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Former IWCC pitcher waiting to resume pro career in Royals' farm system

Former IWCC pitcher waiting to resume pro career in Royals' farm system

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In a way, things have come full circle for Daniel Tillo.

Just over a month ago the former Iowa Western pitcher and 2017 third-round draft pick of the Kansas City Royals was in big league camp in Surprise, Arizona. Now, because of the ongoing COVID-19 pandemic, the Sioux City native finds himself right back where it all started.

“I’m just at my parents’ house trying to get in as much work as I can, throwing and lifting, and just trying to get ready for the season,” Tillo said. “I’ve been throwing in my backyard as much as I can. It’s definitely interesting right now, but you’ve got to do what you’ve got to do.”

In high school at Sioux City North, the 6-foot-5 lefty was a three-sport star in football, baseball and basketball. Tillo was named Iowa’s Mr. Basketball as a senior following the 2014-15 season after averaging 24.5 points, 9.0 rebounds and 4.4 assists. Tillo opted to pursue baseball collegiately, first going to Kentucky before transferring to Iowa Western, where he was selected 90th overall in 2017.

“It was my 21st birthday the day I got drafted, so it was definitely one to remember,” Tillo said. “I had a lot of buddies and my brothers over. It was definitely an incredible feeling to get that text from my agent saying the Royals are picking you up. I heard it live on the broadcast. It was just a dream come true and I’ll never forget that moment.”

Since then, Tillo has worked his way through the Royals’ farm system, last year playing mostly for the high-A Wilmington Blue Rocks before a call-up to the double-A Northwest Arkansas Naturals. Between the two stops, Tillo pitched 130 2/3 innings, going 8-9 with a 3.72 ERA, striking out 85 while walking 54. Starting in fall rookie ball in 2017, each step up provides new challenges.

“The hitters are more experienced and their plate discipline is a lot better. The hitters don’t swing at bad pitches. As you go up, it kind of seems like the strike zone gets smaller,” Tillo said. “I just want to be more consistent in the strike zone. Obviously, I walk a good amount of people and I need to cut back on that. That’s something that could possibly hold me back from getting a big league call. I’ve got to get ahead in counts and tone it down with the walks.”

Three seasons of minor league baseball has shown Tillo what it takes to be a professional baseball player, both physically and mentally.

“It’s just a grind. Every single day you’re at the field five, six hours before the game. You’ve got to lift or run every single day, get a pregame catch in. You might have a 10-hour bus ride after a game and drive through the night. The buses aren’t the most comfortable at all. They’re rather uncomfortable if I’m being honest,” he said. “It’s a long season and you’ve got to be mentally strong. Having your mental game correct is a big part of it. I try to look at the positives and attack each day. If you ask my teammates they’d probably say I’m one of the louder guys in the locker room and I bring a lot of energy. It’s not as fun if you’re going to be quiet and dead in the locker room. You might as well bring a spark and get everyone fired up to play some baseball.”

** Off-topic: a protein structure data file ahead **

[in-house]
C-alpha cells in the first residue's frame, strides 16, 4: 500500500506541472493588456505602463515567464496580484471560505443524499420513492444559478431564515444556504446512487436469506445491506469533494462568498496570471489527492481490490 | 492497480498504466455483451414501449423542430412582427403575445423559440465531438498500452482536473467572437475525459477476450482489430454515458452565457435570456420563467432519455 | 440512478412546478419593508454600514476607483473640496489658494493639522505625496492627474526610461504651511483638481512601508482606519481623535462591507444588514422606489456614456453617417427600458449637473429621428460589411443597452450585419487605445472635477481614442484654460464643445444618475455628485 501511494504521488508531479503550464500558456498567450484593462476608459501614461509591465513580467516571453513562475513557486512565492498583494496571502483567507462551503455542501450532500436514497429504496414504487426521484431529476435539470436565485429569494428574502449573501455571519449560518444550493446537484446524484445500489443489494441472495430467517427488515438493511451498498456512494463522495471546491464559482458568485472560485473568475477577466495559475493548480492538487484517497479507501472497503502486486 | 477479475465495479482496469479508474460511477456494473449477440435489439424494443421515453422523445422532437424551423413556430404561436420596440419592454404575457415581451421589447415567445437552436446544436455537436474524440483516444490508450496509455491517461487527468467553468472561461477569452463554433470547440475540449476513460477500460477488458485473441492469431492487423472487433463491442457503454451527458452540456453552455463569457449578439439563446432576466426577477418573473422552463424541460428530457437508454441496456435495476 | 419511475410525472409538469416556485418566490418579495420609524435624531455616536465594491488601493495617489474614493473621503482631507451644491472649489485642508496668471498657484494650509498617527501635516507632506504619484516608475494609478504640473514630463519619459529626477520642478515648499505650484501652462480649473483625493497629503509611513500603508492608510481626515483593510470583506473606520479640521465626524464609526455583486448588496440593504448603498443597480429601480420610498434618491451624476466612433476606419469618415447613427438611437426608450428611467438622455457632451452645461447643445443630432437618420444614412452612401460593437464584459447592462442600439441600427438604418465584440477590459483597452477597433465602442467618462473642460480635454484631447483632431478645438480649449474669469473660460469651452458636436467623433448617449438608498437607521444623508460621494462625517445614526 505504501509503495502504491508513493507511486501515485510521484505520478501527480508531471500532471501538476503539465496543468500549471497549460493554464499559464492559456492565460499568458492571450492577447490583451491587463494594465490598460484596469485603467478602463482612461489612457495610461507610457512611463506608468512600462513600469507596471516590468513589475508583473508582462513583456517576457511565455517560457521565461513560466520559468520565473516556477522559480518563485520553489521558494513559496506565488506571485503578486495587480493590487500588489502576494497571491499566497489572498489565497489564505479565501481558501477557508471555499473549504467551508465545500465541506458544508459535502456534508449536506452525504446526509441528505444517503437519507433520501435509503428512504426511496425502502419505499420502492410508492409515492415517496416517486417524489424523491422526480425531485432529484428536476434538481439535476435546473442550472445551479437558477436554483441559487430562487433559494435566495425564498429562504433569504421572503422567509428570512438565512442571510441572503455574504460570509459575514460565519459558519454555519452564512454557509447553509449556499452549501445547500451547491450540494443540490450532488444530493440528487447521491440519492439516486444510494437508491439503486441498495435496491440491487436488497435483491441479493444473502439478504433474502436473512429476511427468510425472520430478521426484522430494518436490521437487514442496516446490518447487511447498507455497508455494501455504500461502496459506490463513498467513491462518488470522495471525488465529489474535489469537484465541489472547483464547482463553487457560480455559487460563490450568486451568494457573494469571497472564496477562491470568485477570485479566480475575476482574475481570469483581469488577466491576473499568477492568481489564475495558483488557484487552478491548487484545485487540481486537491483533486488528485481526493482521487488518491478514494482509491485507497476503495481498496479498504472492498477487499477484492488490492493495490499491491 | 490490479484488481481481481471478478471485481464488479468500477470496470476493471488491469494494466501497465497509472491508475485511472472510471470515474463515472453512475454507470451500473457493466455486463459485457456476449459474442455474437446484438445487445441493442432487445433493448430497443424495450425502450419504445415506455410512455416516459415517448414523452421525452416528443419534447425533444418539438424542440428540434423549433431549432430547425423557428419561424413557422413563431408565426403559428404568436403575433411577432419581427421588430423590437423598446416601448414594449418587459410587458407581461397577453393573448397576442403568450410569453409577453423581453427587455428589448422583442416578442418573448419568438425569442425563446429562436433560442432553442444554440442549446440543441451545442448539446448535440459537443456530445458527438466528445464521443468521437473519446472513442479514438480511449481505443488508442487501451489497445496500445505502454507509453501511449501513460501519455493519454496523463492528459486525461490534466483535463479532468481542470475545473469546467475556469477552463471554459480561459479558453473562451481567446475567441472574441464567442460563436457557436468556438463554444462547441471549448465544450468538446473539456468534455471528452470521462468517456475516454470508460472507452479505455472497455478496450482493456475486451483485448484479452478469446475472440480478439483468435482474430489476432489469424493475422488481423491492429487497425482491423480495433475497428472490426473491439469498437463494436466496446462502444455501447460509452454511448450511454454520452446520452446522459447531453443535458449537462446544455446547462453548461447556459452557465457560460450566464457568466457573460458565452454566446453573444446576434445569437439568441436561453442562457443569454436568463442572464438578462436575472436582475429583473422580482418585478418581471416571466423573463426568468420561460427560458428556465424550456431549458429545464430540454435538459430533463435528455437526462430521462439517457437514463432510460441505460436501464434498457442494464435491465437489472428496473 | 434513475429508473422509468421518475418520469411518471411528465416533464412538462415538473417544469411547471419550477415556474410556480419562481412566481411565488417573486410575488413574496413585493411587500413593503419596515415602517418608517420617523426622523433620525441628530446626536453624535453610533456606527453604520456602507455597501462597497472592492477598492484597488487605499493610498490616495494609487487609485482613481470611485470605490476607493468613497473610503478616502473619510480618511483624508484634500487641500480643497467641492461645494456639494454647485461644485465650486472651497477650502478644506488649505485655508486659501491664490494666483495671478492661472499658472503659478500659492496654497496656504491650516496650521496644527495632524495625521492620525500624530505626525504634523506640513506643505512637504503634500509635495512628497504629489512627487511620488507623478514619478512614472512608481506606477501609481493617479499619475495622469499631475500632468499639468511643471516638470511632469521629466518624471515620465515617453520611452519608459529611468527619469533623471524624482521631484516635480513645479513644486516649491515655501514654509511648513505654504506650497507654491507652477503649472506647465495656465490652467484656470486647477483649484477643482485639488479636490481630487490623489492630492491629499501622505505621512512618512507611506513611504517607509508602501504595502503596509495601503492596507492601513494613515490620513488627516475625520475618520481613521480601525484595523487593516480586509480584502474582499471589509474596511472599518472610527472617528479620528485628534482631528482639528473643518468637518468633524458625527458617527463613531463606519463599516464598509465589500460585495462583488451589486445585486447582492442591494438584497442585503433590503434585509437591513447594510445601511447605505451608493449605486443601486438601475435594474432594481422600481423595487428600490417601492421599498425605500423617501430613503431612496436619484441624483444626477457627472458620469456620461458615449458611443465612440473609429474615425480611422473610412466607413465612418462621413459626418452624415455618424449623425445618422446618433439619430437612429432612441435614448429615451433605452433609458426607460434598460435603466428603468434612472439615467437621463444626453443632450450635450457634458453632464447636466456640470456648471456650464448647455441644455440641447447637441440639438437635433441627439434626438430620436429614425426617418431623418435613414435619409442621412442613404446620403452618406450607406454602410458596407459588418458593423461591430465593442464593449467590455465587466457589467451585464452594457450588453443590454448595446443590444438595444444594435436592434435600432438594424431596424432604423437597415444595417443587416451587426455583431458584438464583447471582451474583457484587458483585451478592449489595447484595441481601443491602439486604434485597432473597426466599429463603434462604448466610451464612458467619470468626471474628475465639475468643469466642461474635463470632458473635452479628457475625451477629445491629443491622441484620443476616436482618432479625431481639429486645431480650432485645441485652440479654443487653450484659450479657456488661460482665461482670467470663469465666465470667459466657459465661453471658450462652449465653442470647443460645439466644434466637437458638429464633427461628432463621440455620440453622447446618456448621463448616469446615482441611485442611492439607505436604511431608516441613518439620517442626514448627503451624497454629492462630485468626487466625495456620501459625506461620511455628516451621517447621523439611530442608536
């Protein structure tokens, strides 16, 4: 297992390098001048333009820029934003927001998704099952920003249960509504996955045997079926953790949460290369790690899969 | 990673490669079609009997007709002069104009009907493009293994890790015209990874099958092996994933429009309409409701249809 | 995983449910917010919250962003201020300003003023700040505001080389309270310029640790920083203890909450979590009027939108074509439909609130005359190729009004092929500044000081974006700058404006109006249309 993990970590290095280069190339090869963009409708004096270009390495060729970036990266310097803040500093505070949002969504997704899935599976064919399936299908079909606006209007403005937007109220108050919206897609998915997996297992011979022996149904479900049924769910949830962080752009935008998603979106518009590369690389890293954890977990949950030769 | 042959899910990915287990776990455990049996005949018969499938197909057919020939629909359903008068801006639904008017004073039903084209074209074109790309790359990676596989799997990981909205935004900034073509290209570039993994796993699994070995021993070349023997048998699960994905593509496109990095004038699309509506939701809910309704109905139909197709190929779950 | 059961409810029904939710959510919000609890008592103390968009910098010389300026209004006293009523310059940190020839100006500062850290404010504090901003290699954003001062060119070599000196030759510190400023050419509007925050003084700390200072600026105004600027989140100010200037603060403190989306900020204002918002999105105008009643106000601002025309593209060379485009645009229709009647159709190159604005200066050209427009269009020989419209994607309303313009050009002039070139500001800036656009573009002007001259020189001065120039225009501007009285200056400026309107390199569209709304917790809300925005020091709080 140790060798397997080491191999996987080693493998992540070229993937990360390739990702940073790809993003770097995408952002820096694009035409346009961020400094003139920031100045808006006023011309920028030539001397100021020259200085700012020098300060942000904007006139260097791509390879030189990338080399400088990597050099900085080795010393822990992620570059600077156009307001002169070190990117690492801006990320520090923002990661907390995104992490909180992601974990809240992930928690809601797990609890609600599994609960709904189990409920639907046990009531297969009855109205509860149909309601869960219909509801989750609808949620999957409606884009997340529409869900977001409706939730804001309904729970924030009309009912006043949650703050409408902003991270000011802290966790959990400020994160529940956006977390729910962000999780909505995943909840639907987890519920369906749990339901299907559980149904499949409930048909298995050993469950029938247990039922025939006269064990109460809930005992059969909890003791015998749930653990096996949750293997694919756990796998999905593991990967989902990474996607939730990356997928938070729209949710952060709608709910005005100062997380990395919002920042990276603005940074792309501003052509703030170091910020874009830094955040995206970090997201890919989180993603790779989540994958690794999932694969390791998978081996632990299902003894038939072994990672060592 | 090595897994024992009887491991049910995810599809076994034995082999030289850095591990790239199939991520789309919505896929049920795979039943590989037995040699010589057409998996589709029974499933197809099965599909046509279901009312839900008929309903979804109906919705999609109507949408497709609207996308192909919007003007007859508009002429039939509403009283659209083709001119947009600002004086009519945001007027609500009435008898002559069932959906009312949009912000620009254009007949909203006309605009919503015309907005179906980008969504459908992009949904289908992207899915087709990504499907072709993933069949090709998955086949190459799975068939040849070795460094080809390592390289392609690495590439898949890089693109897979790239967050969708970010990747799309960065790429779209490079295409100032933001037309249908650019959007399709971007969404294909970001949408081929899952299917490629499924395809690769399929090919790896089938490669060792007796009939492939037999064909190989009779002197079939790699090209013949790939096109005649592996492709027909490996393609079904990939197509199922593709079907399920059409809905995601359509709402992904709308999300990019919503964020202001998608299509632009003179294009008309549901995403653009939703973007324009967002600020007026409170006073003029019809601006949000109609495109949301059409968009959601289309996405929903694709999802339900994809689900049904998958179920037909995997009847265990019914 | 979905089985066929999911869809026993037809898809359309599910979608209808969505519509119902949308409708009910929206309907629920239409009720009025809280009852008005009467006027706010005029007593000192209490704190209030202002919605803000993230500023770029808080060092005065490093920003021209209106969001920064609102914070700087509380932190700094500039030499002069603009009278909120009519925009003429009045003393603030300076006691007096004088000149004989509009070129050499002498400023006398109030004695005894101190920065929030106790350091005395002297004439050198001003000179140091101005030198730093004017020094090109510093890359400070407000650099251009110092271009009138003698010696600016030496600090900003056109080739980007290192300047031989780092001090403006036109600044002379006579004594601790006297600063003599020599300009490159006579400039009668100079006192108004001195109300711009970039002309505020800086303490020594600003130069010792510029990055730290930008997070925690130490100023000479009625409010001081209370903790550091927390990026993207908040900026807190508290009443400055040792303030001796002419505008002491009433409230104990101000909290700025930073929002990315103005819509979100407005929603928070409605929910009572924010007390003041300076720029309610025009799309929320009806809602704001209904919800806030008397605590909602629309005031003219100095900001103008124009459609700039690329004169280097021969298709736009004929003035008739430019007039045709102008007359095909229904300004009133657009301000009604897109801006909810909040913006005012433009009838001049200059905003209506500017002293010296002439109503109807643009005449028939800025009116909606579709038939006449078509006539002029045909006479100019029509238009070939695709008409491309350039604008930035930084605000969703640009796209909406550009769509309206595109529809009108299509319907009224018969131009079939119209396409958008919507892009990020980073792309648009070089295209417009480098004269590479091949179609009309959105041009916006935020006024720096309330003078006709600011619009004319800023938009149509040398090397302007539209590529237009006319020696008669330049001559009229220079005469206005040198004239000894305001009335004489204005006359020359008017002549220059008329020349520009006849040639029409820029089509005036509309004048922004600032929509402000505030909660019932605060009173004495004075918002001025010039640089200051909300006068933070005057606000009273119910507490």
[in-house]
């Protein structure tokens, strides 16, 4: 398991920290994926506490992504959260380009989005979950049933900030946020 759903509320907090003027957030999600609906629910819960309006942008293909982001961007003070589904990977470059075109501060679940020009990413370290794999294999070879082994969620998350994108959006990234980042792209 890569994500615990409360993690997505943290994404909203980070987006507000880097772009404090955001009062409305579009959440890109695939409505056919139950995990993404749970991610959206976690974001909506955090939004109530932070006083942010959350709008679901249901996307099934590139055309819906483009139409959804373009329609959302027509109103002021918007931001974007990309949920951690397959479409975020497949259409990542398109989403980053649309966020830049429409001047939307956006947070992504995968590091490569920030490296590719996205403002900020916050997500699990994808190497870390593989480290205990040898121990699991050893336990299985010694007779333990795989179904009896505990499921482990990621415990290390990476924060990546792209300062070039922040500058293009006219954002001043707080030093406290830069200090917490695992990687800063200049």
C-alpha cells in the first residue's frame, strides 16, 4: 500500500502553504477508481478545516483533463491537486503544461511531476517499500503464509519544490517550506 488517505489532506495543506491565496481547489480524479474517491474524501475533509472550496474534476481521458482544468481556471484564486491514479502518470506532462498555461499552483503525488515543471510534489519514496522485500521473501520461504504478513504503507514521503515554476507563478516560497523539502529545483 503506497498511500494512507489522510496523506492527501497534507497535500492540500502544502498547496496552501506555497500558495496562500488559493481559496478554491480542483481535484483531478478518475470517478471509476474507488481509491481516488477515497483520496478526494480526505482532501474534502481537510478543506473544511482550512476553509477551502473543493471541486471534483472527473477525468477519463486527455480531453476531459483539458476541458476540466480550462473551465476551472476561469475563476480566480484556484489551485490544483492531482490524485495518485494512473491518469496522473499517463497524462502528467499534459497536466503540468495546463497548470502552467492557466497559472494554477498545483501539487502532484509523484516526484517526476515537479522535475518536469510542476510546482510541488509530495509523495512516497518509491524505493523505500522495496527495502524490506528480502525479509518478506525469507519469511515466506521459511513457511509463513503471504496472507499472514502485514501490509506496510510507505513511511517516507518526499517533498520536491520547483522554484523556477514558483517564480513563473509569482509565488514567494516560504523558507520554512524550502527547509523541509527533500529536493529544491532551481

The Royals front office thought highly enough of Tillo to make him a non-roster invitee to this year’s big league spring training camp in Arizona. One of the perks was listening to former Cardinals skipper and first-year Royals manager Mike Matheny address the team each day.

“It was good to hear Mike Matheny’s voice every single day in the morning during our team meeting. He has a presence in the room,” Tillo said. “It’s just awesome to be around veterans and guys that have been in the big leagues for over 10 years just to see what they do to prepare and be ready each and every day to play baseball. It’s just a lot of fun to be around. It’s also great to be around the teammates I’ve played with for a few years now. We’ve come up together and we’re trying to be the future in Kansas City. It was a great experience and it will show during the season.”

However, this year’s spring training was short-lived as Major League Baseball suspended operations and sent everyone home in mid-March because of COVID-19.

“I get phone calls almost every day from coaches in the Royals organization asking me how I’m doing and if I’m getting my work in, stuff like that. The communication has been really good, but there’s nothing set as far as coming back until (MLB Commissioner Rob Manfred) says something,” Tillo said.

When baseball does resume, Tillo isn’t sure where he’ll be, but thinks Northwest Arkansas or Triple-A Omaha are the two most likely scenarios. And while there have been some perks to being home, Tillo hopes to get back on the field soon.

“It has been cool. Last week when it snowed, maybe it wasn’t so cool being home,” Tillo said with a laugh. “You can’t get enough family time and it’s been fun seeing the nieces and nephews. It’s been good being home, but I am ready to play some baseball and get back on the mound and compete.”

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